That’s the grand total of years that the 18 elephants used and abused by two of Ringling’s touring units have been forced to endure beatings, chaining, and standing in cramped, sweltering boxcars. If you break that down, Ringling has tormented just these elephants—they have dozens more—for a total of 5,724 months, 24,804 weeks, or 174,105 days.
To put this in perspective, Baby, Sarah, and Banana (three of the elephants who are traveling with Ringling) were forced to perform for the first time in 1968—the year that Martin Luther King Jr. was shot. We’ve come a long way since then—or have we?
Ringling talks a big game about “elephant conservation,” but the reality is that Ringling has actually removed more elephants from the wild than it has bred. Most of the elephants you see pirouetting and standing on their heads in Ringling performances at one point in their lives roamed vast jungles. You might call it Ringling’s other dirty secret (besides that little issue of beating the @#$% out of elephants when they think nobody’s looking).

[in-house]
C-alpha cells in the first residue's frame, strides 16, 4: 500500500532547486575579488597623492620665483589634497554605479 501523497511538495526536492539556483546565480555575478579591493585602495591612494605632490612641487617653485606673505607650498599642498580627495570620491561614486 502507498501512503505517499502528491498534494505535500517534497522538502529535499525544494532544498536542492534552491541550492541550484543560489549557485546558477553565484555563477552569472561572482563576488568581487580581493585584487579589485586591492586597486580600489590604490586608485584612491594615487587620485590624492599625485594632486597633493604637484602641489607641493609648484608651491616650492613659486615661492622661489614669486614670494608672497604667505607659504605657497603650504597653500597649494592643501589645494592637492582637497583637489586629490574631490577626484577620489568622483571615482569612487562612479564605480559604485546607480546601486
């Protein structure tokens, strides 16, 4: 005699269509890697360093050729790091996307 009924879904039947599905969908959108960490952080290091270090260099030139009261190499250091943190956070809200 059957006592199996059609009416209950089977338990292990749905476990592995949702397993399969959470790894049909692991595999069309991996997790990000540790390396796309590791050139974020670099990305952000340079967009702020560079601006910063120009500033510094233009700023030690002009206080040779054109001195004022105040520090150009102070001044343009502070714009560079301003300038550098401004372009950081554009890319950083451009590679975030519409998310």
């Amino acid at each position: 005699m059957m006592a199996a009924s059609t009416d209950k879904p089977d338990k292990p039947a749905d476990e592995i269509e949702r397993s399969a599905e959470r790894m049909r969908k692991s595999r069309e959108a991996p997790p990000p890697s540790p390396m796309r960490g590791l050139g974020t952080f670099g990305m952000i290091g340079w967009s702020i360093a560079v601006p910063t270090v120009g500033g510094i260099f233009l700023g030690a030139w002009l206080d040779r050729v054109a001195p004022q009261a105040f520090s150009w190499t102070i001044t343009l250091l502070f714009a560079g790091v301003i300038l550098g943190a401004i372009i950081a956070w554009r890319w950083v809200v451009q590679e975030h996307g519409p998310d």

Ringling’s elephants are also dying faster than they are breeding: At least 26 elephants, including four babies, have died since 1992. Eight were under the age of 40 (which is just about half an elephant’s natural life expectancy of 70 years). Oh, and those babies Ringling does manage to breed are only used to replenish its stocks as other elephants die—they will never be released into the wild—ever.
Pretty depressing, isn’t it? Ringling must be using some kind of new math to make all that add up to “conservation.”
If you follow the jump, you can read about each of the elephants—and the life sentences to which Ringling has condemned them.
Written by Alisa Mullins